Milam, Edward E.
Publisher: Lawyers and Judges Publishing Company
1979
ISBN: 0884505014
Collaborators: James H. Sellers



Estate Planning After the 1976 Tax Reform Act

Milam, Edward E.
Publisher: American Management Association
1978
ISBN: 0814454682
Collaborators: D. Larry Crumbley

The Tax Reform Act of 1976 has caused sweeping changes in the estate and gift areas. In fact, these changes have been so dramatic, and so extensive that they are surpassed in scope only by the original estate and gift tax legislation.

Estate planning is still possible. Since the estate tax was removed from approximately two-thirds of the current estates, the tax burden has shifted to the large estates. For example, the new rates reach the top rate of 70 percent at $5 million; whereas the old estate tax rates reached a macimum of 77 percent for a taxable estate of more than $10 million. Thus, estate planning is quite critical for large estates if they are to avoid the erosion of estate assets by federal and state death taxes.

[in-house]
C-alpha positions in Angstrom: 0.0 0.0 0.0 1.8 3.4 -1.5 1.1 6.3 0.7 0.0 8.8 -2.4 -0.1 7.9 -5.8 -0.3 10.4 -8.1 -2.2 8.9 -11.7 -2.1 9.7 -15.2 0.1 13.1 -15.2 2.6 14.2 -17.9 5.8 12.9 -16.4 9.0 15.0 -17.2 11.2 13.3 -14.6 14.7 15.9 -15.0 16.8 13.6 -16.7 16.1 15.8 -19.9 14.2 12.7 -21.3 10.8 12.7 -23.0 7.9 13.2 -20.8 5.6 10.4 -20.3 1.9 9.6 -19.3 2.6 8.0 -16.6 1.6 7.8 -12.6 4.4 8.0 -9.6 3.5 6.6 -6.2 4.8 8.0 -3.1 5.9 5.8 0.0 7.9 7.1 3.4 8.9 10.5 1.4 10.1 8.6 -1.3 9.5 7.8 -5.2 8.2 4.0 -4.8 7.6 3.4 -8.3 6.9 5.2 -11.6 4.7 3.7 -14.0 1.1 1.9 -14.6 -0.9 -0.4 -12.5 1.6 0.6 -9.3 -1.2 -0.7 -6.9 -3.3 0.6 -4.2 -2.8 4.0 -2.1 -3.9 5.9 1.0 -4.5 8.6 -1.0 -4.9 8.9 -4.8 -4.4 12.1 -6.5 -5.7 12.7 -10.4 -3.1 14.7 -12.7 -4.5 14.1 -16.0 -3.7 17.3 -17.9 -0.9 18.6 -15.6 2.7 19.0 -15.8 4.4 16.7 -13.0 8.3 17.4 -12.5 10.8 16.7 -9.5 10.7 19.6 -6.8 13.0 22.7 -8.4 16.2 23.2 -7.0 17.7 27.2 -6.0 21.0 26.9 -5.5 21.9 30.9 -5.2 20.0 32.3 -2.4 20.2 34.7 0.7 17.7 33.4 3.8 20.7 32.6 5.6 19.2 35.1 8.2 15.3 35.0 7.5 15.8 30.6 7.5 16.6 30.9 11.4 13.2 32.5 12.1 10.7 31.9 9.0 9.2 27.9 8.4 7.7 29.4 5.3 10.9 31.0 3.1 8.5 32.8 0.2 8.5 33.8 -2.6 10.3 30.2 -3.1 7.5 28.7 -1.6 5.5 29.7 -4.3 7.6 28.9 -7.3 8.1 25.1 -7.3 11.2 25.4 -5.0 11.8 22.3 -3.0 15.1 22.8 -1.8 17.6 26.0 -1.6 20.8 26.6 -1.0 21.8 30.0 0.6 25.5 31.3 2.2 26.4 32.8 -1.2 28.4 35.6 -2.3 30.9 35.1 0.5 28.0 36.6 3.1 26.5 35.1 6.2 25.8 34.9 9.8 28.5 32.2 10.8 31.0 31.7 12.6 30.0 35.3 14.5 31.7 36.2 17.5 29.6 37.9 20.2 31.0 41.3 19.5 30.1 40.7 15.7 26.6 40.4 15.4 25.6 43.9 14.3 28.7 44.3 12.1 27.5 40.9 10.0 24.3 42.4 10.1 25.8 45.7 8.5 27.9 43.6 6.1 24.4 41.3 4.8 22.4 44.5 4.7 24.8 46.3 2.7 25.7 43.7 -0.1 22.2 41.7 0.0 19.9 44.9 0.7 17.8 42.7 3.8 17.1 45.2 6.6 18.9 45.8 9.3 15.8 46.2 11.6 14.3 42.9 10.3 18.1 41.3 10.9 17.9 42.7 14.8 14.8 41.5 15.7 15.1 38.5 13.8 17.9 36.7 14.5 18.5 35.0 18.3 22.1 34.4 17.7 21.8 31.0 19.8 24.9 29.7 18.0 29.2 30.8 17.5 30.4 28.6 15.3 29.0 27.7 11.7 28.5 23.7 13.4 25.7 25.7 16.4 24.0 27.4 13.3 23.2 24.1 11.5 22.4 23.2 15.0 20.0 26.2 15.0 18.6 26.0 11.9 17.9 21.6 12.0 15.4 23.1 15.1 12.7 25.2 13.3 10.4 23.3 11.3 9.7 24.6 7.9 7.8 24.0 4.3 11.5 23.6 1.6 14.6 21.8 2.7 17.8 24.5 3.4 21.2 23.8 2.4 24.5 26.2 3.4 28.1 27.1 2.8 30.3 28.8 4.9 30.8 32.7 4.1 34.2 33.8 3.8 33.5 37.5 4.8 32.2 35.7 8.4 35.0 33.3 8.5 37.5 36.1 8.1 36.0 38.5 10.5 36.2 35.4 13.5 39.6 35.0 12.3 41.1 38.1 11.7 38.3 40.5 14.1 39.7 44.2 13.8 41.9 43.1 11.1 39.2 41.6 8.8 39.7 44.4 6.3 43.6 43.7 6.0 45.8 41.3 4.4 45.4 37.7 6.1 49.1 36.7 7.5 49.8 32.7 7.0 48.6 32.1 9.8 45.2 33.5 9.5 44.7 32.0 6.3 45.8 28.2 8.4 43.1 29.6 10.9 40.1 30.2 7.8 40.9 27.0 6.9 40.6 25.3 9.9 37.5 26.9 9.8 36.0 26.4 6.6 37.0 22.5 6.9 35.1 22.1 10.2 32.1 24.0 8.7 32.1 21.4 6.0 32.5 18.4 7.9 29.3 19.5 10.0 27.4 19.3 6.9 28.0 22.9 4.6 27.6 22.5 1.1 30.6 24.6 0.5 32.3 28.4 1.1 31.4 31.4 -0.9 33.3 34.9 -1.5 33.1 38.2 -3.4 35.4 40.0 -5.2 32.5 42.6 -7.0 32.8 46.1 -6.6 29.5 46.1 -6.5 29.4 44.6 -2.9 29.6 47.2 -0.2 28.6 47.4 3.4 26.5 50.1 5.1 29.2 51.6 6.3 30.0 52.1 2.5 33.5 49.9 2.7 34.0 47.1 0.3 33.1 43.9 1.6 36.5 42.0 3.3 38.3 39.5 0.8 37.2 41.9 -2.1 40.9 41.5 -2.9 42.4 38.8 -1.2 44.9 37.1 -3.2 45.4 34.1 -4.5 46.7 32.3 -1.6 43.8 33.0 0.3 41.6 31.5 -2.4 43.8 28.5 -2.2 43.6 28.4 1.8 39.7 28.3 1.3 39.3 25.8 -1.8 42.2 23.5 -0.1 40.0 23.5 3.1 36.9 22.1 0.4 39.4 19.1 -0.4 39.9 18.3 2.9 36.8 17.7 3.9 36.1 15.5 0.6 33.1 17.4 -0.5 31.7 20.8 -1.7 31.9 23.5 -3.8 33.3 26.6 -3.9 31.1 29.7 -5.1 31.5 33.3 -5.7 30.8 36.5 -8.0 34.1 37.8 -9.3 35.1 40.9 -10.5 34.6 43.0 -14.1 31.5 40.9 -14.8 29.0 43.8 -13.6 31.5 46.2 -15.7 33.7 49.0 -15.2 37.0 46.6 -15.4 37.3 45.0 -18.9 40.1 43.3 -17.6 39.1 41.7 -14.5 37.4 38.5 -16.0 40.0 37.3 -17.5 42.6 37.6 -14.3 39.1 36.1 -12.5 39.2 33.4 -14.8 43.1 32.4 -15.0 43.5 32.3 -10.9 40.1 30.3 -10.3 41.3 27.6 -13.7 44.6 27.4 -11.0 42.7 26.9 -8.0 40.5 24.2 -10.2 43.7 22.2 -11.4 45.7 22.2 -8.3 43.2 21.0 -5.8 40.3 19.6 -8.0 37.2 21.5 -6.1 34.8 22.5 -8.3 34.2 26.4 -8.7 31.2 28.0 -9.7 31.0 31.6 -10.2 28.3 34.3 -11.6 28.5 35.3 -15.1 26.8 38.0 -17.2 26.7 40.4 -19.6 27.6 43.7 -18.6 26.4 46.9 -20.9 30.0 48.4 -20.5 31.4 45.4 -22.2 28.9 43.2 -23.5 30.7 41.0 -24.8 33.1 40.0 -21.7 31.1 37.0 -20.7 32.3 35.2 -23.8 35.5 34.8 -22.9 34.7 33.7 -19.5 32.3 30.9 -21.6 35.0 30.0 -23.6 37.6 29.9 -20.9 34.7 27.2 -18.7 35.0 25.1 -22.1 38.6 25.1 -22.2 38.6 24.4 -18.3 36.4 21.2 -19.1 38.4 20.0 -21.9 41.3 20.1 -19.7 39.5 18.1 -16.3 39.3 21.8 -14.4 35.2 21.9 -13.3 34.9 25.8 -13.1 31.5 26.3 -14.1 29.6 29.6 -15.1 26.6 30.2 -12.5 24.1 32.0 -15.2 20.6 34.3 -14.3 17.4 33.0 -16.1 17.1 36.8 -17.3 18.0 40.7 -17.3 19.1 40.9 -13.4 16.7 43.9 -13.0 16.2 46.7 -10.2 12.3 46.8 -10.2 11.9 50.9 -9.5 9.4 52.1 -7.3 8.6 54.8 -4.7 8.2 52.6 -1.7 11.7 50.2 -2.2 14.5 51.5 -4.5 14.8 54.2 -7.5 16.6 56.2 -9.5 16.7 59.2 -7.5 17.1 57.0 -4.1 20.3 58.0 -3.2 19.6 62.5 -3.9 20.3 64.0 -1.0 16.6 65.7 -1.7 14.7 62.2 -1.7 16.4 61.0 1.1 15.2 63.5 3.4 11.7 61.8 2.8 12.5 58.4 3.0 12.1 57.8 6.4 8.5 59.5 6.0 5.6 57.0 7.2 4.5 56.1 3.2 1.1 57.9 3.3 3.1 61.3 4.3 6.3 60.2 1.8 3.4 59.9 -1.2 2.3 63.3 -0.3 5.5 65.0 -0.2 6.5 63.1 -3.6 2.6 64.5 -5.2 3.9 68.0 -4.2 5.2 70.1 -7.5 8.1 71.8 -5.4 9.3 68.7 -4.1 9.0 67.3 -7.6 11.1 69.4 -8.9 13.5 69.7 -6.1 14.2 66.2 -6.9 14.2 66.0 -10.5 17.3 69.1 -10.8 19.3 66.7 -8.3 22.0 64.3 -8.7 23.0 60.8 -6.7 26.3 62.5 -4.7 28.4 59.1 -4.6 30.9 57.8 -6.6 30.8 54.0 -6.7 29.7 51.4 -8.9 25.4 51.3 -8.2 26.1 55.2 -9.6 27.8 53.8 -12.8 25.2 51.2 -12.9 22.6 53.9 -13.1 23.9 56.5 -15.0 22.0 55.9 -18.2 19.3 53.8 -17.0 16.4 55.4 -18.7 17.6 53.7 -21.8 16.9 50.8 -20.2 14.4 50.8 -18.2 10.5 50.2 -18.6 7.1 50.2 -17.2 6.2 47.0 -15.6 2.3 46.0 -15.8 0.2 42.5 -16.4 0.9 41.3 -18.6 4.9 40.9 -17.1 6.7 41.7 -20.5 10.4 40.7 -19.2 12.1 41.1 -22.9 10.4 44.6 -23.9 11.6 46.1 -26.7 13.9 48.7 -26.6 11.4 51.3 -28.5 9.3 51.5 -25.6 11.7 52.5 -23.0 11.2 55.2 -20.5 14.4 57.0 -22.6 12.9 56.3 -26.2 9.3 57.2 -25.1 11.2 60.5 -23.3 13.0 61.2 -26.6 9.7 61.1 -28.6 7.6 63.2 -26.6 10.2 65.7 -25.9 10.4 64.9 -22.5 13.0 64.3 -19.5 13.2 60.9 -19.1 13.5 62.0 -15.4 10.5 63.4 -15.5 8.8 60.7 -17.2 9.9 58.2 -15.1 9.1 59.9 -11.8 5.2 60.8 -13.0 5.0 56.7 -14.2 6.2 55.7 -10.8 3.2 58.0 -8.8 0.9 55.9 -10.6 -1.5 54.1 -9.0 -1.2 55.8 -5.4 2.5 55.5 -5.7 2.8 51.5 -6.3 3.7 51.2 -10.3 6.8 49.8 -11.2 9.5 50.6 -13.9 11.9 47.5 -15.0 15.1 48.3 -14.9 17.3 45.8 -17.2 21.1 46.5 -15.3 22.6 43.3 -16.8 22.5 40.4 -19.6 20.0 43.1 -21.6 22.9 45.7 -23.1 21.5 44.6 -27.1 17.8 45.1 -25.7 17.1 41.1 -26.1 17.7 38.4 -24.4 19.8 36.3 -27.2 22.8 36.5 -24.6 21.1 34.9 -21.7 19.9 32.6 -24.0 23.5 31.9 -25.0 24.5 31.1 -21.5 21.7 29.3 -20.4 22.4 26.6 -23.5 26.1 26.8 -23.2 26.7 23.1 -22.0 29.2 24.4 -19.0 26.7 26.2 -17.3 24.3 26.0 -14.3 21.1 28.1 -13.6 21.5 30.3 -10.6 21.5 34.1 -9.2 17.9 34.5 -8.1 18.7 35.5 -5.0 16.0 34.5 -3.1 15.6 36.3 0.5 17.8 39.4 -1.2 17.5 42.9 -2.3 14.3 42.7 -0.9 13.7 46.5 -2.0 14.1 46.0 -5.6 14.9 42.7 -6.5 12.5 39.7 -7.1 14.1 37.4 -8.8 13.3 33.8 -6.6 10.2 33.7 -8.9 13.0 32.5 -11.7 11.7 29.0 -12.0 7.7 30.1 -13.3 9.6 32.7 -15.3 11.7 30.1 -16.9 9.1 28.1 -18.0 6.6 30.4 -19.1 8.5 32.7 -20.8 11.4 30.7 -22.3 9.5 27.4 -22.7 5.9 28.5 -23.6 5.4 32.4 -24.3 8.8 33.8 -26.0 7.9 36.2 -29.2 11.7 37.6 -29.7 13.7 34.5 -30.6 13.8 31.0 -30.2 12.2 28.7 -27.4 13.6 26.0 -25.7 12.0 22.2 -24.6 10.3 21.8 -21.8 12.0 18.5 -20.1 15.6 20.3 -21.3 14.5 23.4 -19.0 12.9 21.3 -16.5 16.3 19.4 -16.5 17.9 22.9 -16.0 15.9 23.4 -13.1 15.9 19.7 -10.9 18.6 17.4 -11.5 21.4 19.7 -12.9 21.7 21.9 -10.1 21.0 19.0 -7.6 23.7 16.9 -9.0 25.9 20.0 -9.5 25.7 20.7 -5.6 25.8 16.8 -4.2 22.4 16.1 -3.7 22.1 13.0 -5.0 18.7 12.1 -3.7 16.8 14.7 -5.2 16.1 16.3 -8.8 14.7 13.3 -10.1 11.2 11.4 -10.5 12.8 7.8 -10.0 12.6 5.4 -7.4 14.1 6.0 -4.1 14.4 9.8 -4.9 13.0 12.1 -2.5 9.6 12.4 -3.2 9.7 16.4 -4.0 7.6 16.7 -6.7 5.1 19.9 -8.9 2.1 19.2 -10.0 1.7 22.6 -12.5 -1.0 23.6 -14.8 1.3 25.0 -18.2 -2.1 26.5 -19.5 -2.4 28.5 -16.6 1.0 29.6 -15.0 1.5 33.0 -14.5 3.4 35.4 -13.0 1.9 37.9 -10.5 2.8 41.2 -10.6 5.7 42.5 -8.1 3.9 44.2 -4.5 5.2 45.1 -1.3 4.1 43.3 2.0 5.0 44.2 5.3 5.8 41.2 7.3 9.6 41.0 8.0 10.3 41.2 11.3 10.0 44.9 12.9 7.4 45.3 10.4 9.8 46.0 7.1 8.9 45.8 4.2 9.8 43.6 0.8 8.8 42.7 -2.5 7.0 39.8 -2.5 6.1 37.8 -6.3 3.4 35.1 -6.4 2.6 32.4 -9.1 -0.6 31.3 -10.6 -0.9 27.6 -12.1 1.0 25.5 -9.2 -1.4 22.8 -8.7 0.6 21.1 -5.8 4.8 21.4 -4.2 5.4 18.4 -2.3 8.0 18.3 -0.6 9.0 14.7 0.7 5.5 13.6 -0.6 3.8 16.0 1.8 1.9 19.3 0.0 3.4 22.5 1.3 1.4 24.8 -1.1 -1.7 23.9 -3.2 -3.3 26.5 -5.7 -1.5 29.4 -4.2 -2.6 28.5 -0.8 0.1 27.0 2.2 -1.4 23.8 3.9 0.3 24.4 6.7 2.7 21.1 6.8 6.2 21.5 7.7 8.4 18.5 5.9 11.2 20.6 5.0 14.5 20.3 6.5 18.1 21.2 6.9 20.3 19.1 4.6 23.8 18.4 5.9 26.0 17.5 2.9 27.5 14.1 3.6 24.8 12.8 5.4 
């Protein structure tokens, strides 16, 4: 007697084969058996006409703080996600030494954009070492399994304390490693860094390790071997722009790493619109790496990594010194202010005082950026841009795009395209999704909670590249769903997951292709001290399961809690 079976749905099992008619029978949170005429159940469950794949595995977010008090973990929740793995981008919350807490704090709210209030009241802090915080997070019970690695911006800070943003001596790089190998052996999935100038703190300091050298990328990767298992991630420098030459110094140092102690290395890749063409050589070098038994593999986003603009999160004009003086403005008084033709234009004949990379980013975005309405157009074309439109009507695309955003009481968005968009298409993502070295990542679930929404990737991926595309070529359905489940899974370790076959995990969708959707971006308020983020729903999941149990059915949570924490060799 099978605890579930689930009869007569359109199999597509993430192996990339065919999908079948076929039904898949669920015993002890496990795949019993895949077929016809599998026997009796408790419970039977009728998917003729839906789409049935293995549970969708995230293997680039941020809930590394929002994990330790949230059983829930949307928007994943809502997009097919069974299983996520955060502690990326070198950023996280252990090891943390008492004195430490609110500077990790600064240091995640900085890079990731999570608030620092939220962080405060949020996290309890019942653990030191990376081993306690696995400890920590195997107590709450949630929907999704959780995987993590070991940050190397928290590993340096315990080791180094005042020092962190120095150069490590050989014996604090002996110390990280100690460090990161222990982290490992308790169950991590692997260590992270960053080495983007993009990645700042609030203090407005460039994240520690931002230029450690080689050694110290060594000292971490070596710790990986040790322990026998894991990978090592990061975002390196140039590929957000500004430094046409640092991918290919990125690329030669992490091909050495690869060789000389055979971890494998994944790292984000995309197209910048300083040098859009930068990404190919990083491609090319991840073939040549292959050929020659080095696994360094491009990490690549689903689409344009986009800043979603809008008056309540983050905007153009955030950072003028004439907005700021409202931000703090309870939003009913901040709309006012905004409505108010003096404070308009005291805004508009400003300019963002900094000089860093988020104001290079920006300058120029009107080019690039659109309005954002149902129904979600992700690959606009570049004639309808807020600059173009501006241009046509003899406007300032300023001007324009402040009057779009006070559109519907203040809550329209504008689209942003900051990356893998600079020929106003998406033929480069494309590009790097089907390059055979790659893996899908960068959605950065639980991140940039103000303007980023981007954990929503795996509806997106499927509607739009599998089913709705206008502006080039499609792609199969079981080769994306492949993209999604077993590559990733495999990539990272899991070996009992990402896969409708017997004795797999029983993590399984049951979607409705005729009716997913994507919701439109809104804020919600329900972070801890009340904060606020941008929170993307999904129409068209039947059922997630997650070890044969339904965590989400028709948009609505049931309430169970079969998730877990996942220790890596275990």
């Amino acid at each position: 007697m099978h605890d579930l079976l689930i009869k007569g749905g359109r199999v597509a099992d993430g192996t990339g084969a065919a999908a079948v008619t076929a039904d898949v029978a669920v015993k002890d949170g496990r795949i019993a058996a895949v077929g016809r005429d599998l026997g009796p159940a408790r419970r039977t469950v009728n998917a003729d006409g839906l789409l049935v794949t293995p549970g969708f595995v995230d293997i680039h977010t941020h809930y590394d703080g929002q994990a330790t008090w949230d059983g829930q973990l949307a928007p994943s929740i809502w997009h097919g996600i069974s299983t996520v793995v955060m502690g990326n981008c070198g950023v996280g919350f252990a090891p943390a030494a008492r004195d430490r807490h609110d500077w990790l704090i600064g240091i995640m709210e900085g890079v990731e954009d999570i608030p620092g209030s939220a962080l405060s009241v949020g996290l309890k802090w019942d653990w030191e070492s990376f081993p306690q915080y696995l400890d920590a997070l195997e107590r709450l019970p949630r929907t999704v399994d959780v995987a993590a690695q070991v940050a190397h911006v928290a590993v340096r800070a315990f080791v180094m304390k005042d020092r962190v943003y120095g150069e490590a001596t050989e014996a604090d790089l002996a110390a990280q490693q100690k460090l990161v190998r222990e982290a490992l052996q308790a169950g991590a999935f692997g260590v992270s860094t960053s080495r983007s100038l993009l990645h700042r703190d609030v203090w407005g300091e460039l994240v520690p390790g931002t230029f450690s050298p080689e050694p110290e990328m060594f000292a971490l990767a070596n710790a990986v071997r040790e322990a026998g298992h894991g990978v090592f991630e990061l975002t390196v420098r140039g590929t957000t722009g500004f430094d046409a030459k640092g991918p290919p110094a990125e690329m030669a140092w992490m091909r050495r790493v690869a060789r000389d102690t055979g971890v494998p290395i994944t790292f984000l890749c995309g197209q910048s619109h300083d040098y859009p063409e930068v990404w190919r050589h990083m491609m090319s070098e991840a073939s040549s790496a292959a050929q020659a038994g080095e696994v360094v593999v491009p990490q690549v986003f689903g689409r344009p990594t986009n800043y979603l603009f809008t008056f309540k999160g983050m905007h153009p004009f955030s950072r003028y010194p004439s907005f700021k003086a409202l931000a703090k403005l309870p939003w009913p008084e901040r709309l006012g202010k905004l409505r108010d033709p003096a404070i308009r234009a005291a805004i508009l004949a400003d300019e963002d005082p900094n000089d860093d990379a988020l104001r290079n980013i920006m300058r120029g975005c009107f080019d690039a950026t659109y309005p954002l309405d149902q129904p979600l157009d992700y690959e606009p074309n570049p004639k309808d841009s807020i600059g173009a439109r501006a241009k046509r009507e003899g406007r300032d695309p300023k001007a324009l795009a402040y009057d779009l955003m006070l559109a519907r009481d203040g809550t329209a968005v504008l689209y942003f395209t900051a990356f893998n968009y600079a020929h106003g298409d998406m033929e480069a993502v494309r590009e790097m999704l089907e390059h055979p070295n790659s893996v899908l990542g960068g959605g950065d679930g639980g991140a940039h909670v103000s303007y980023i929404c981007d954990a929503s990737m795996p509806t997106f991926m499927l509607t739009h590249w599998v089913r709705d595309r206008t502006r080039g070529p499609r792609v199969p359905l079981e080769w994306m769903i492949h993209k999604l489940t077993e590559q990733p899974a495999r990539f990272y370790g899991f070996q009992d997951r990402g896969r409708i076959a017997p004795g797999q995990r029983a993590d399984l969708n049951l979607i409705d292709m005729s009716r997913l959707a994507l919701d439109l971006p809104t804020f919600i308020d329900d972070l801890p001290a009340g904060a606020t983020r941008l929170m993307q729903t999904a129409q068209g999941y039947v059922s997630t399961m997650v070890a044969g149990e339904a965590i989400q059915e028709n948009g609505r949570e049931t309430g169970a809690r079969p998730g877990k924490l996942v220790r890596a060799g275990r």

Even though the tax changes have been far-reaching, the effect on any particular taxpayer depends entirely on his own specific circumstances. To be in the best possible position, taxpayers should first be aware of all the property they own and, secondly, resolve in their minds how the property might best be distributed among future heirs. As soon as these steps are taken, expert estate and gift planning advice should be sought in order to ensure that these wishes are fulfilled at the minimum tax cost.

The major areas to scrutinize are explained in this volume. One of the most pervasive provisions of the Reform Act is that dealing with the adjusted carry-over tax basis for property passing to an heir. The effect of this rule will become more apparent as time progresses. Particular attention must be given each year to the difference between the market value and the adjusted carry-over basis of all property, especially in light of the prospective heirs' income tax status. Another major provision to be wary of is the generation-skipping tax when reviewing wills for changes prompted by the Reform Act. Careful analysis will avoid unexpected hardship years aftter an estate has been probated.

All taxpayers and their estate planners must be aware of the ramifications of the Reform Act, not only currently, but also for several years to come. As is usually the case with new tax legislation, many provisions will be defined and refined further through future regulations and court decisions, which will restrict, modify, and expand many of the new rules.